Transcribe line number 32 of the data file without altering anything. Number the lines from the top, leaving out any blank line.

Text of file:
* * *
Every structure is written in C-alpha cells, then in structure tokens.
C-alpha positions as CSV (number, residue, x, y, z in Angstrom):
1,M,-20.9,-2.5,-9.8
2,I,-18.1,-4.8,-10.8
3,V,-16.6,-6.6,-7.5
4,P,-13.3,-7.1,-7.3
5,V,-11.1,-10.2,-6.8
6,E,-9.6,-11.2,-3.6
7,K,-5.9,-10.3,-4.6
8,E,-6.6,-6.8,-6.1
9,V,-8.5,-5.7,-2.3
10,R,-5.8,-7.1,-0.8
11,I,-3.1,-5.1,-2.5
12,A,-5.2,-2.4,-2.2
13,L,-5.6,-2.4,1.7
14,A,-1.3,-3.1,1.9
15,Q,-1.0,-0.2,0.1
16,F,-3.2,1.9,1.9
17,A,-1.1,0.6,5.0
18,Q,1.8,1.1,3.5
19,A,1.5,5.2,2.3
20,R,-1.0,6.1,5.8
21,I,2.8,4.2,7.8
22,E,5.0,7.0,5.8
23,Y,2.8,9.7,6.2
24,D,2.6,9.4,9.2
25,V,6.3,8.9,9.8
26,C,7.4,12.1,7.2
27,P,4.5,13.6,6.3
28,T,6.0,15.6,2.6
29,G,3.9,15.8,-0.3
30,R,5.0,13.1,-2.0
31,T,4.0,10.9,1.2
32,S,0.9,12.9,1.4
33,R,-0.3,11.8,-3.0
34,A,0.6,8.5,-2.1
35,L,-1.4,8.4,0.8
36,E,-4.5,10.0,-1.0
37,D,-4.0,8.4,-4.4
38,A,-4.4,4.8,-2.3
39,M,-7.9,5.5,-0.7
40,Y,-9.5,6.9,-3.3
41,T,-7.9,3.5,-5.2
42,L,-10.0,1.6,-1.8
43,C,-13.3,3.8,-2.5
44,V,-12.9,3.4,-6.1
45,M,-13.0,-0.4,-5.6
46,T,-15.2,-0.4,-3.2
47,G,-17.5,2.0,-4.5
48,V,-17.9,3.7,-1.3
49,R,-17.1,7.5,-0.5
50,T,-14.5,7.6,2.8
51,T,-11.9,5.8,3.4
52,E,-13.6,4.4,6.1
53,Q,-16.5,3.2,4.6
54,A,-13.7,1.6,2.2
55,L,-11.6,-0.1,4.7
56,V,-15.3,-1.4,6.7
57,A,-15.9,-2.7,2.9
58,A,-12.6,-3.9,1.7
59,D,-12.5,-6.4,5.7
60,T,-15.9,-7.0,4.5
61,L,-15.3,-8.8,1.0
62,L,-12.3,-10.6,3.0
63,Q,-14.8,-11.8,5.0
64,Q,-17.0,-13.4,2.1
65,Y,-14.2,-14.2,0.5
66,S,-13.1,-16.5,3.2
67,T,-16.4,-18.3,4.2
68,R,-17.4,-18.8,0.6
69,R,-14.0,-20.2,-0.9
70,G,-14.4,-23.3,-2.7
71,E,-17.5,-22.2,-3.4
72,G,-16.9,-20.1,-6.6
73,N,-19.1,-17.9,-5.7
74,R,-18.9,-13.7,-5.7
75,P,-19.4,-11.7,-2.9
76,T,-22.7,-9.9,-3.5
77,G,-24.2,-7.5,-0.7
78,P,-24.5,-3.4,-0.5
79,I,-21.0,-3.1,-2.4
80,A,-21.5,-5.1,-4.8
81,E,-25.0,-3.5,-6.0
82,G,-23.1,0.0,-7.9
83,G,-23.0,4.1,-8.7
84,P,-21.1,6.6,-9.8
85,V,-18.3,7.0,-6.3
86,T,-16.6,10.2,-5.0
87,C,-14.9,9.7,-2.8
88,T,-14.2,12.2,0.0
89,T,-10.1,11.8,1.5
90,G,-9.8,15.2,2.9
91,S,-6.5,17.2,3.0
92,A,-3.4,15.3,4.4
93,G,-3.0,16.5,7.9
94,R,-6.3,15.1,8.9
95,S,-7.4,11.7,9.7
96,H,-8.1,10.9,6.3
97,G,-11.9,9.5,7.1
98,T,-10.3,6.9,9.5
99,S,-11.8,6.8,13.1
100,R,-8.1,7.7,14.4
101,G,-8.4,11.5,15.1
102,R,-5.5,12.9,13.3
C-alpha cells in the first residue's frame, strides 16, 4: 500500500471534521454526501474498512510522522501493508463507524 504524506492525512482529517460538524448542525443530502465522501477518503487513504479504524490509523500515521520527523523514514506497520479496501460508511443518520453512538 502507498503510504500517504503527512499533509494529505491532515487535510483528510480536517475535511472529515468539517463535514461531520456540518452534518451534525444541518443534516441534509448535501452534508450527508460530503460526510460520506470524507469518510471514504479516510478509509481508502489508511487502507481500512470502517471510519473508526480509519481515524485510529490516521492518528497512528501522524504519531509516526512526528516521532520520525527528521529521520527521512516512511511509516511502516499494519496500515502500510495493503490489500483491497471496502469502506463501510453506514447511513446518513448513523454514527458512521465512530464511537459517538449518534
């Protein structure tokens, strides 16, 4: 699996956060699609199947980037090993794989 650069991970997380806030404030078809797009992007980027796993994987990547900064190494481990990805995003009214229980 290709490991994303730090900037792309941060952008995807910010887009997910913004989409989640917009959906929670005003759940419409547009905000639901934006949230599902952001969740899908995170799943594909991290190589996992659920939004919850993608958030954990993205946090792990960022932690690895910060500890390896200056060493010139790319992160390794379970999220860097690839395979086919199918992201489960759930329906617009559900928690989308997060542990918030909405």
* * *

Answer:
30,R,5.0,13.1,-2.0